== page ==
Protesters storm red-carpet premiere of UK women's rights film 'Suffragette'

Wed Oct 7, 2015 8:06pm EDT
 
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By Sebastien Malo

LONDON (Thomson Reuters Foundation) - Protesters stormed the red carpet at the glitzy premiere of the film "Suffragette" on Wednesday that stars Meryl Streep as a leading British women's rights activist a century ago, staging a lie-in and saying the fight for equality was not yet over.

The historical political drama is about the foot soldiers of the early feminist movement in London in 1912 and their campaign of militancy to fight for women to get the right to vote.

The story centers on Maud, played by Carey Mulligan, a working wife and mother, whose life is changed forever when she is secretly recruited to join the growing suffragette movement led by activist Emmeline Pankhurst, played by Streep.

But as the movie's stars, including Helena Bonham Carter and Anne-Marie Duff, walked the red carpet at Leicester Square in central London, up to 100 mainly female protesters were on standby with about a dozen jumping over barricades and laying on the ground chanting slogans.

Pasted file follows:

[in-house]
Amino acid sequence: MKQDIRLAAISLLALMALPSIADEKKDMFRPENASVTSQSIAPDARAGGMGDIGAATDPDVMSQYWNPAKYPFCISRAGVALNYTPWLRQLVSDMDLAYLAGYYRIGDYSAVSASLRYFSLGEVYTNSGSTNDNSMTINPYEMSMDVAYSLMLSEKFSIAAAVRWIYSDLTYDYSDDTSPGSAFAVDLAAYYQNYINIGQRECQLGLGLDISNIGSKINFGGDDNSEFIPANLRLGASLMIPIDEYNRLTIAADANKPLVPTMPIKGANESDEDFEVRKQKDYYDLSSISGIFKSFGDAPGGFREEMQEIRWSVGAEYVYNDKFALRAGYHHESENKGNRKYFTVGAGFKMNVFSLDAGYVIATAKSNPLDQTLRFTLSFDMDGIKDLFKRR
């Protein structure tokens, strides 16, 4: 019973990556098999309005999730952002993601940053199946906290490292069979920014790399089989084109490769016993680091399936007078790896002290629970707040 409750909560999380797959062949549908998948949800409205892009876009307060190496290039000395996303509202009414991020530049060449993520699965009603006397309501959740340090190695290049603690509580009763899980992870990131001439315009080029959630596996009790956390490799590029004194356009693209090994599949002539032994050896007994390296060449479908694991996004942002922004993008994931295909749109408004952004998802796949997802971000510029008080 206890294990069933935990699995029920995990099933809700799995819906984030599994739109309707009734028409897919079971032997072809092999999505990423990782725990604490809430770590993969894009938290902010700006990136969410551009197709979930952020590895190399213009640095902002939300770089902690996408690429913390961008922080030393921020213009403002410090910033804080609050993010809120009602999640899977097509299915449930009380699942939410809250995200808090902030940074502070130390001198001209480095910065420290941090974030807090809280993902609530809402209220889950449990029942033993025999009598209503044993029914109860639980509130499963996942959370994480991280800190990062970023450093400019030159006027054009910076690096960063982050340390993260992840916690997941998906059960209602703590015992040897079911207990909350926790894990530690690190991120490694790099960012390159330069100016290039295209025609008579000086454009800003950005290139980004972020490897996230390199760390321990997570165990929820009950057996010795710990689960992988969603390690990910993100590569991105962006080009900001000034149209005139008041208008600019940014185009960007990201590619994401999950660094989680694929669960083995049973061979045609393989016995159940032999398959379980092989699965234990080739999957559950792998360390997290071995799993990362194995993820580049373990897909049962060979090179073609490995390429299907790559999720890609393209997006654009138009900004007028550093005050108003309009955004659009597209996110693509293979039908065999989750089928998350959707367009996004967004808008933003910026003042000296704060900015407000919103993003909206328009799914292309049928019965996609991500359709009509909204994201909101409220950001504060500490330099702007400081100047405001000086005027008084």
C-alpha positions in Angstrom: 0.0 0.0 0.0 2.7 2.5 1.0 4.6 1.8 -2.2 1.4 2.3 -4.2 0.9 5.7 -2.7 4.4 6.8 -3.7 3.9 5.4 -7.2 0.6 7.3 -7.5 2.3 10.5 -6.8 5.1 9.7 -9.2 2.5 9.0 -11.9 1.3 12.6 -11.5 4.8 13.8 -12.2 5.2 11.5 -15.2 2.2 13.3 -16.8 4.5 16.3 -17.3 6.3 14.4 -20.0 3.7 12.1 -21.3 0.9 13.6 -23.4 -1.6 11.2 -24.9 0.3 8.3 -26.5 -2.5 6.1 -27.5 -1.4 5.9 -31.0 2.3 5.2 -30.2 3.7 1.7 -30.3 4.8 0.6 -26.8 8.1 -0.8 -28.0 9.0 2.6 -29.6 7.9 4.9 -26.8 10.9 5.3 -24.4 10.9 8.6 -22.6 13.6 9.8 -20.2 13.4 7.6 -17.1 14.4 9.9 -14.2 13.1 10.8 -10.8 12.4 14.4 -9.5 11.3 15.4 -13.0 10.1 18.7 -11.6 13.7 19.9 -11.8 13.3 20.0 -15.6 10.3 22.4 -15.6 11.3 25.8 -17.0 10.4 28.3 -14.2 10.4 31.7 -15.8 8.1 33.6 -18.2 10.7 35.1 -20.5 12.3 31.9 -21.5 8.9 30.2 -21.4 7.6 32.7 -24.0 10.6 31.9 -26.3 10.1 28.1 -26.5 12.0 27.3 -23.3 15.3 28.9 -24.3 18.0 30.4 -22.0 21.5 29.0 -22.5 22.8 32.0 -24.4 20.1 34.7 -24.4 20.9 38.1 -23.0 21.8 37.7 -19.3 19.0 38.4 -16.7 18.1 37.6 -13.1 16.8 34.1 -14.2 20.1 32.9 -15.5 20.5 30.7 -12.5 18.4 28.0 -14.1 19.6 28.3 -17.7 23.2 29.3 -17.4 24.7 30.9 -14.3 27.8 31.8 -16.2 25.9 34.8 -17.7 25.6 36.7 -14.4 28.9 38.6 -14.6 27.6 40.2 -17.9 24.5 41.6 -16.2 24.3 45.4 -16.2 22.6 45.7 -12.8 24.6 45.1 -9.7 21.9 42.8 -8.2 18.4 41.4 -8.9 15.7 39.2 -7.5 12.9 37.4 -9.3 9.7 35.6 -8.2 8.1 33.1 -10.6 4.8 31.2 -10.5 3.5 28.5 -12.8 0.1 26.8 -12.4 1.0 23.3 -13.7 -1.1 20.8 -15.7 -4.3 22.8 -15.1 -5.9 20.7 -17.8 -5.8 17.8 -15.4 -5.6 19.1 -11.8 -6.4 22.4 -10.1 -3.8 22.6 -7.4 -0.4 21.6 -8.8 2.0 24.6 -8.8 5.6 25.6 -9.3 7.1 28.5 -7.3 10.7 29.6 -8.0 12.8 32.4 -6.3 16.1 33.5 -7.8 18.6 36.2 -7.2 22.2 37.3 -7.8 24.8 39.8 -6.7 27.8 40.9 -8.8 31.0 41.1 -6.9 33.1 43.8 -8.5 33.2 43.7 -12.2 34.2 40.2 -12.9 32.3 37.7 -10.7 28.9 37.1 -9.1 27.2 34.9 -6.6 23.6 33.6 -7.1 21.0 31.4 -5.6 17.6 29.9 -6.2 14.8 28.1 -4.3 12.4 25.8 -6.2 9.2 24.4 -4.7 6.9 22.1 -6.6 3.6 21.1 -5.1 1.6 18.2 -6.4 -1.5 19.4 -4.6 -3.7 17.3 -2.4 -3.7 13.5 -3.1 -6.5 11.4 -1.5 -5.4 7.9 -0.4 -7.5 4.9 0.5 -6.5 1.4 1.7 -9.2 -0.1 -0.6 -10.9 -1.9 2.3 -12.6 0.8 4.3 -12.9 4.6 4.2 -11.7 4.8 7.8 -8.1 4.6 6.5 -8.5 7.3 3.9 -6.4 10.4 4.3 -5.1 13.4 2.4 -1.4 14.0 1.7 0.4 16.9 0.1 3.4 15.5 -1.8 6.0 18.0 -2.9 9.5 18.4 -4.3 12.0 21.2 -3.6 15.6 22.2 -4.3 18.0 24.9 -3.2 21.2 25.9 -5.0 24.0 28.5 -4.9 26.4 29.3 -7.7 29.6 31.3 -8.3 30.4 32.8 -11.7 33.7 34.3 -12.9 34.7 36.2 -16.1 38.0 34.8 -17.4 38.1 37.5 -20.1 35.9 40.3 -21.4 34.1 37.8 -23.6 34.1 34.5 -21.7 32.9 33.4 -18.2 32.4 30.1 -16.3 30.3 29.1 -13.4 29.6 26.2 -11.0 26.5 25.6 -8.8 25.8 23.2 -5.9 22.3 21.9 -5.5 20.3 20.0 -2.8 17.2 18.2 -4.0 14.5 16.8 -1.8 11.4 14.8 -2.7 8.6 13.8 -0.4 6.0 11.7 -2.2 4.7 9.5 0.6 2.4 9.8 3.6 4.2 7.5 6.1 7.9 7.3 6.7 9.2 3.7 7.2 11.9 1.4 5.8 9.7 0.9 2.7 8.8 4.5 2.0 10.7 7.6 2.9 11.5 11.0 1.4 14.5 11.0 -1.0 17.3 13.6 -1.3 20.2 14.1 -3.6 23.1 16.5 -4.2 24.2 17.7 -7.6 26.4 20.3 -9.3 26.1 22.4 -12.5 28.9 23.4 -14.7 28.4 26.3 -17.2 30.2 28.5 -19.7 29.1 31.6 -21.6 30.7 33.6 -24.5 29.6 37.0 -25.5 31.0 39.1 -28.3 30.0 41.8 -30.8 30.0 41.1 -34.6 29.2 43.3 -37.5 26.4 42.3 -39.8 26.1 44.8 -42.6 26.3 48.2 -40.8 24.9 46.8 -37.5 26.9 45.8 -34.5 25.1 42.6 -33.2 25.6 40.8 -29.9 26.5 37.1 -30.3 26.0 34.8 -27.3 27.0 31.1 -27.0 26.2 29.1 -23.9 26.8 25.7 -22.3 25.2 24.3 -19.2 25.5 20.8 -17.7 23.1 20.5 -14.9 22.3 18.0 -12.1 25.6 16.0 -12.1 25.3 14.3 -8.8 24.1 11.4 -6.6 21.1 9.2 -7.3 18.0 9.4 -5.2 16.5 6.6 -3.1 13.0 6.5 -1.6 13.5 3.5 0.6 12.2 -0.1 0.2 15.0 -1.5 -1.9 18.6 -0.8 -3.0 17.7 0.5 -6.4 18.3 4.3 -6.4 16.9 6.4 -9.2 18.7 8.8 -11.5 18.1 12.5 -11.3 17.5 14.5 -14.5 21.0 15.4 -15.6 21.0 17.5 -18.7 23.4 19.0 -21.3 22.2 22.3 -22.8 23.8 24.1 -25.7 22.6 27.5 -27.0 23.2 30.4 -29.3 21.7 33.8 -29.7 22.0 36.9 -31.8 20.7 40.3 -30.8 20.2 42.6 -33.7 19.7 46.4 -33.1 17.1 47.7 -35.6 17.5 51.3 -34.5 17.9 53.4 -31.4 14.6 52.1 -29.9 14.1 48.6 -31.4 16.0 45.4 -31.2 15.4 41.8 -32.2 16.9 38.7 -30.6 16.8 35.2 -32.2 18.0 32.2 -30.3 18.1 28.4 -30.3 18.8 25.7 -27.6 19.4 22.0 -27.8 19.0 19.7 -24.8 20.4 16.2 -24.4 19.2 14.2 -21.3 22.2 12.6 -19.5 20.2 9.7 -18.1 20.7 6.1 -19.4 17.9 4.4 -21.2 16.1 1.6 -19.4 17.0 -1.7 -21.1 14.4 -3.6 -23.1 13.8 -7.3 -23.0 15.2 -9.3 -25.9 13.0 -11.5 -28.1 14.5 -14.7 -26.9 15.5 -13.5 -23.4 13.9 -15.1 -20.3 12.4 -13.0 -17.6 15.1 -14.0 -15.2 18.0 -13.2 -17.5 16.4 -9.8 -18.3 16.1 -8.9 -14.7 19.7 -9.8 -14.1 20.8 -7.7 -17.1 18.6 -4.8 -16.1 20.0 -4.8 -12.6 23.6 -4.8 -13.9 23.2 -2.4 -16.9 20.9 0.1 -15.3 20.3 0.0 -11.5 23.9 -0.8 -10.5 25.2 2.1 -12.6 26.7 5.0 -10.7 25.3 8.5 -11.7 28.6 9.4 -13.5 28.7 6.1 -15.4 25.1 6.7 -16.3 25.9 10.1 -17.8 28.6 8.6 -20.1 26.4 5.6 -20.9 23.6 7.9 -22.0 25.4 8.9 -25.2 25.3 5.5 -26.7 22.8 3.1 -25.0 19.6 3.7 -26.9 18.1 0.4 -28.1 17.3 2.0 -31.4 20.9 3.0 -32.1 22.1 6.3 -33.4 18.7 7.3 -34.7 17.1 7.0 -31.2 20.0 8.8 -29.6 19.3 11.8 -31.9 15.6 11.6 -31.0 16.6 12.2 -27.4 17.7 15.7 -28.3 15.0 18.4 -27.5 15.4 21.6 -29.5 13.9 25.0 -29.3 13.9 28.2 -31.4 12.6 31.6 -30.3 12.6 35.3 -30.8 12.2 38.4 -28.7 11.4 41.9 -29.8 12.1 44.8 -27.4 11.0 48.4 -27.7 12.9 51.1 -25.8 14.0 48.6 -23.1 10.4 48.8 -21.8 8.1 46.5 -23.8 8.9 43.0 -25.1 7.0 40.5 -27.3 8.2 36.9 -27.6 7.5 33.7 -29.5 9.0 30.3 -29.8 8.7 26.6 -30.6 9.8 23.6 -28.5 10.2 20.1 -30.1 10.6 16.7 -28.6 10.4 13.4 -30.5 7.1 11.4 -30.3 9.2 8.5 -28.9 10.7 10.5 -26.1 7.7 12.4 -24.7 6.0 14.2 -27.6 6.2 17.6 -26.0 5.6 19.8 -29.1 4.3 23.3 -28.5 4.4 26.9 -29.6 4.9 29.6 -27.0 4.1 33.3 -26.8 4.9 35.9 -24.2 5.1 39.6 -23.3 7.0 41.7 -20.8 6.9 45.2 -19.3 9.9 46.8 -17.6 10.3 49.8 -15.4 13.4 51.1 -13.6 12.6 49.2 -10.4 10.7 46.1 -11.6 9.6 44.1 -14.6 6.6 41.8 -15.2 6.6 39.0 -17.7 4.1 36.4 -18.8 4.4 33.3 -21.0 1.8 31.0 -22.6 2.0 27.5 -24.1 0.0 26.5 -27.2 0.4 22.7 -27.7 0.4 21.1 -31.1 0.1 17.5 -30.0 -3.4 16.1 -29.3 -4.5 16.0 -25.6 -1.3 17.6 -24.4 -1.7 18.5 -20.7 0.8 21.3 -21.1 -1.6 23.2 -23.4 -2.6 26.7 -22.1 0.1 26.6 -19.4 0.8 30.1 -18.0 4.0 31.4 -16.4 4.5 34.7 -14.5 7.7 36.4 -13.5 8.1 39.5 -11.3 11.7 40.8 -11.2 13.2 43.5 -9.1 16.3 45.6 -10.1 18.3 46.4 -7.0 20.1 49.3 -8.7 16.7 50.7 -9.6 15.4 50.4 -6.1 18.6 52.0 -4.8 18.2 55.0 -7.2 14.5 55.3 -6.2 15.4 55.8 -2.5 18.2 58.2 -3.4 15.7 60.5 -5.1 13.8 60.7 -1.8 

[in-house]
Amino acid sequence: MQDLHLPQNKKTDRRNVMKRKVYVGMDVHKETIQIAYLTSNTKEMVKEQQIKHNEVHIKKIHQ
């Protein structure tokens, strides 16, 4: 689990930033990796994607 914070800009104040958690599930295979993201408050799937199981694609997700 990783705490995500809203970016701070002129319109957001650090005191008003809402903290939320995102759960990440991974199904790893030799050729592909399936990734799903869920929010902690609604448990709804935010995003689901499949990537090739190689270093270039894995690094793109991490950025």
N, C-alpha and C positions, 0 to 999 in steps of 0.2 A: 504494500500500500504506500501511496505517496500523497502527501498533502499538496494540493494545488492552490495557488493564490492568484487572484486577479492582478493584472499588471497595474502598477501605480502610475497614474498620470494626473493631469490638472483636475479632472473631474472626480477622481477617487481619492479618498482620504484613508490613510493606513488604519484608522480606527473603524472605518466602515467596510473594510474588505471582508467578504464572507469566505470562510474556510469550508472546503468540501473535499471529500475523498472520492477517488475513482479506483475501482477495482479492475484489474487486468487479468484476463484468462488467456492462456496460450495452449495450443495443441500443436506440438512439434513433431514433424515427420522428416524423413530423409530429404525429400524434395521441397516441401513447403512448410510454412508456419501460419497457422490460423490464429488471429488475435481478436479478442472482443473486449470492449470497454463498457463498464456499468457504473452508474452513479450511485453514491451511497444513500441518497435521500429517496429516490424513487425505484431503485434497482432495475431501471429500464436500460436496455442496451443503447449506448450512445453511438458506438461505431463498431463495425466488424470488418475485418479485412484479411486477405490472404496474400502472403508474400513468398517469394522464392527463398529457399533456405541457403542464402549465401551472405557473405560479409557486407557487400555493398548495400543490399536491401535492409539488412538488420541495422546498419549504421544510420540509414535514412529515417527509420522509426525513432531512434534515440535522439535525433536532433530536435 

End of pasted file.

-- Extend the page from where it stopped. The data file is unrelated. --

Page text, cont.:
Security guards tried to remove the protesters who had signs pinned to their clothes reading "dead women don't vote", with some women escorted away as green and purple smoke bombs filled the air. The demonstrators moved on after about 10 minutes.

Shanice McBean, 22, was among the protesters who said the stunt was meant to re-ignite the feminist spirit of the movie by spotlighting violence against women.

"We're here to say to say that it's great that women's history is being shown in the film, but that the struggle is not over," said McBean, from London, who is currently unemployed.

Emma Fischer, 27, a teacher from London, said the protesters organized by a group called Sisters Uncut condemned cuts by Britain's conservative government to the budget for domestic violence services such as refuges for women.   Continued...

 
Demonstrators let off flares in the crowd during the Gala screening of the film "Suffragette" for the opening night of the British Film Institute (BFI) Film Festival at Leicester Square in London October 7, 2015.  REUTERS/Luke MacGregor